Unsolved criminal mysteries have profound pull power. So for centuries folks around the world will be debating if Dominique Strauss-Kahn sexually assaulted a maid in a Manhattan hotel. The Manhattan District Attorney Cyrus Vance Jr. eventually tossed the case but the questions remain compelling.
Recently, journalist John Solomon published the book "DSK: The scandal that brought down Dominique Strauss-Kahn." What we know after reading it that we might not have before are some of the facts of the case such as the evidence collected, statements by the plaintiff which did change during the investigation, timelines, and the players behind the media circus. Despite the book, what we do not know is if Strauss-Kahn did the alleged deed. Instead, we are still left with the possibility that he had been set up.
Ironically the book might reinforce that possibility with its presentation of Diallo as a woman with a documented pattern of telling lies when it fits with her self-interest. If she lied about this and that, why should anyone believe she did not lie about what took place in that hotel room. She could have been paid to offer sex to a man who had a weakness for it.
The tragic flaw of this book is the same one in Bob Woodward's later work. And that's the peculiar habit of positing what might have gone on in the minds of those discussed. On Huffingon Post Edward Jay Epstein points that problem out. How did Solomon know what DSK was thinking or not thinking after his arrest?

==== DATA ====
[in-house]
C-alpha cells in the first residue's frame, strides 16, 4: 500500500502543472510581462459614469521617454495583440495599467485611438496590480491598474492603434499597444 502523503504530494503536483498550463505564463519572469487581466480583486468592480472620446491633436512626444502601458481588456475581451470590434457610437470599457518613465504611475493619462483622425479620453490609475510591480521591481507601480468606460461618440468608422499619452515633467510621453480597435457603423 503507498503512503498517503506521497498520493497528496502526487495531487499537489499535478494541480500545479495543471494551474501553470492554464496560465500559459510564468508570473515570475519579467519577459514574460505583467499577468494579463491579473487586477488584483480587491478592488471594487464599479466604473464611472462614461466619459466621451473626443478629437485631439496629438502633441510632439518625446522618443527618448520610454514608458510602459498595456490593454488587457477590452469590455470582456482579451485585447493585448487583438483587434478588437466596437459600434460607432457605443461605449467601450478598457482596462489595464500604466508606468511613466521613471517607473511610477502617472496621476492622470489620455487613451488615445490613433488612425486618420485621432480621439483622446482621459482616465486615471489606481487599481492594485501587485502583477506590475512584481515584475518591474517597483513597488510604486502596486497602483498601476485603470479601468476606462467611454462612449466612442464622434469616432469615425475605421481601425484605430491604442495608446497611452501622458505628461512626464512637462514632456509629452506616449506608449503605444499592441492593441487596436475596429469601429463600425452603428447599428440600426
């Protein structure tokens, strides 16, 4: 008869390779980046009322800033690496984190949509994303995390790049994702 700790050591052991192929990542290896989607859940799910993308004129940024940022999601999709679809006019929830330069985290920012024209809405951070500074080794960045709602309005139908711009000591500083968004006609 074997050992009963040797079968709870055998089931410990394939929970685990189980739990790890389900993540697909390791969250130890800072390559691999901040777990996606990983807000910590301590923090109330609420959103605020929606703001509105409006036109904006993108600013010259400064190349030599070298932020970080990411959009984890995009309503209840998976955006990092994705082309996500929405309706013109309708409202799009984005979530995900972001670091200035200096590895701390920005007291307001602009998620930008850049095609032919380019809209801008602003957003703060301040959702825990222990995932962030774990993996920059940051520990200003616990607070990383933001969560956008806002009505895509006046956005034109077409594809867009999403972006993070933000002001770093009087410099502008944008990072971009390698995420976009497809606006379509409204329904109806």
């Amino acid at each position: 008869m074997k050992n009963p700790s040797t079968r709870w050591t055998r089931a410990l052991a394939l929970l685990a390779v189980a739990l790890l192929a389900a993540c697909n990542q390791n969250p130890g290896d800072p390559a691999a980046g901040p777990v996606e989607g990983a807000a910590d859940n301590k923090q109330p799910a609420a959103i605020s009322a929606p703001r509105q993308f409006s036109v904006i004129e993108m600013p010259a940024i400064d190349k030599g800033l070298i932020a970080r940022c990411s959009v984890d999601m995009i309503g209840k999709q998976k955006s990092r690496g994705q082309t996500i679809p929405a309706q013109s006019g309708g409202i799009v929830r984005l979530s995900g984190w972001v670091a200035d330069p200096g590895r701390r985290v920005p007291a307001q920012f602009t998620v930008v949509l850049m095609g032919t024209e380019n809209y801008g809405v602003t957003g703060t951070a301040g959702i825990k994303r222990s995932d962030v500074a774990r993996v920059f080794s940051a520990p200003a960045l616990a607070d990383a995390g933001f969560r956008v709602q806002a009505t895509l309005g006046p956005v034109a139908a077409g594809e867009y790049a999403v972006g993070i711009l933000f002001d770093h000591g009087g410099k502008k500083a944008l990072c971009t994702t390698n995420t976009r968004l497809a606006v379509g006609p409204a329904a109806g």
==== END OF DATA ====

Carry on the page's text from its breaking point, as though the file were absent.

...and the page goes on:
Another difficulty with the book is that Solomon lapses into gossip. Gossip, as we all know, sells everything, including books. But including it can undermine the credibility of what's published. Solomon takes some detailed pokes at NEWSWEEK head Tina Brown as a incorrigible self-promoter. One wonders why. That's the kind of stuff for GAWKER or TMZ. Is Solomon envious that Brown sure knows how to create buzz, no matter what that requires?
So, we enter this Labor Day weekend not much more enlightened about this criminal puzzle than we have been about who shot John Fitzgerald Kennedy. Meanwhile, DSK's career is in tatters. Had he not been entangled in this mess, he might have been able, as head of the International Monetary Fund, to save the European economy.